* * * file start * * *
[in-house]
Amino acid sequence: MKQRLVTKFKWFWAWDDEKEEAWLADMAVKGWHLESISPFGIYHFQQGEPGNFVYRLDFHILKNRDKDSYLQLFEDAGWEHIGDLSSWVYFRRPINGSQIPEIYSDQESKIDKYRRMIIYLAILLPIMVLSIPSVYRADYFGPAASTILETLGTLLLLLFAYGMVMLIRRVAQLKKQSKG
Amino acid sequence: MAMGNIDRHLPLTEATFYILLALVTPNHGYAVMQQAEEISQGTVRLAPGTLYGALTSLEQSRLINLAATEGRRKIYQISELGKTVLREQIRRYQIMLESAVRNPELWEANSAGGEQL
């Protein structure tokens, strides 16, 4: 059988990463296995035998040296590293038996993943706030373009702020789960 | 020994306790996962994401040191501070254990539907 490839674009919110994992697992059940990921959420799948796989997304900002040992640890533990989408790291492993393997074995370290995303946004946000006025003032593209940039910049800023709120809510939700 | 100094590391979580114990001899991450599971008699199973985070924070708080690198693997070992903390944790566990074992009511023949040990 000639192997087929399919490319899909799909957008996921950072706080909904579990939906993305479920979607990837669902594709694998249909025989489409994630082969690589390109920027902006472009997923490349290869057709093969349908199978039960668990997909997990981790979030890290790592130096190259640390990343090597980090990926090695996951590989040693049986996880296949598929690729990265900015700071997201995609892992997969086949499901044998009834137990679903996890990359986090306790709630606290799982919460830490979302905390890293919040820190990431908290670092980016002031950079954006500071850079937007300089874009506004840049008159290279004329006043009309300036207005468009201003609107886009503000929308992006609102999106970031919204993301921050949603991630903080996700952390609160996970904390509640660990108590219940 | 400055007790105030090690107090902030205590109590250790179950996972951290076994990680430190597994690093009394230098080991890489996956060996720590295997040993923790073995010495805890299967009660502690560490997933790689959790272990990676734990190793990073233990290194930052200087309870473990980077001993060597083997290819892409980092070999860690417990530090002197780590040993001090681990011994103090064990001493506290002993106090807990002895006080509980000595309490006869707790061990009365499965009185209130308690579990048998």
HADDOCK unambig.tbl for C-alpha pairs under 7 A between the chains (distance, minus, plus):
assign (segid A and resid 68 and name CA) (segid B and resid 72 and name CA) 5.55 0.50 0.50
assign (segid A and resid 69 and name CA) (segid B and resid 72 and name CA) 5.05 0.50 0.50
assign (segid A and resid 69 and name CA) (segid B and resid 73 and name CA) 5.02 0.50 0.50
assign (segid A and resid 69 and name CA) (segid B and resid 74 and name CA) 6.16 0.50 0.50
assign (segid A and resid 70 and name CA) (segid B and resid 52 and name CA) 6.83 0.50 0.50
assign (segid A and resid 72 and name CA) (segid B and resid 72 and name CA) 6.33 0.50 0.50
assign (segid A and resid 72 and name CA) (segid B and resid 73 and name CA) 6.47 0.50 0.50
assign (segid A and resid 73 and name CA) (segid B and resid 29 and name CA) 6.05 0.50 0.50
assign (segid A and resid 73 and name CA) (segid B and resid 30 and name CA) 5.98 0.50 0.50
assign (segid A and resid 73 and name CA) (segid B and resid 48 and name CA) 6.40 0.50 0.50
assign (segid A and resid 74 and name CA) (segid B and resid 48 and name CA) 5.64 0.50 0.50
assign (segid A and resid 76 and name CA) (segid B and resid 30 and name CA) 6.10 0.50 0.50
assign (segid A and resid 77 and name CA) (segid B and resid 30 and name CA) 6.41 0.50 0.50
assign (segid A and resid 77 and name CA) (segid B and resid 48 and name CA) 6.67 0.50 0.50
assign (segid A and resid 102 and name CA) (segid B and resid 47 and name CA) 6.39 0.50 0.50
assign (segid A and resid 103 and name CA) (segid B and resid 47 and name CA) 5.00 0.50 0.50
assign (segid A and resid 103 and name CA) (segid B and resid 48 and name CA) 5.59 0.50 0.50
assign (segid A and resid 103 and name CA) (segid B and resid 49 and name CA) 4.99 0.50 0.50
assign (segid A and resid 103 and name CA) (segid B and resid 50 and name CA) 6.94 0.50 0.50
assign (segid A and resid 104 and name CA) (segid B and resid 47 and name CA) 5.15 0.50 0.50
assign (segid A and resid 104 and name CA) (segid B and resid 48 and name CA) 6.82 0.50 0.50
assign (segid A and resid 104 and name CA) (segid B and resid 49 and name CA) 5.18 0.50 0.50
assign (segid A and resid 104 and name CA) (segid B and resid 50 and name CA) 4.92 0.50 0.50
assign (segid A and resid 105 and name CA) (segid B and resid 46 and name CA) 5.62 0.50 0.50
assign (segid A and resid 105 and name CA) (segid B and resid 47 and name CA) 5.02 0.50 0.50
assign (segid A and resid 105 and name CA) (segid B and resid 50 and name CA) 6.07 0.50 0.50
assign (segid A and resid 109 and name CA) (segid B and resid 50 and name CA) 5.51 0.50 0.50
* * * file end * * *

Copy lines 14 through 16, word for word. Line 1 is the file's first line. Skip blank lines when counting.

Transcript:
assign (segid A and resid 73 and name CA) (segid B and resid 30 and name CA) 5.98 0.50 0.50
assign (segid A and resid 73 and name CA) (segid B and resid 48 and name CA) 6.40 0.50 0.50
assign (segid A and resid 74 and name CA) (segid B and resid 48 and name CA) 5.64 0.50 0.50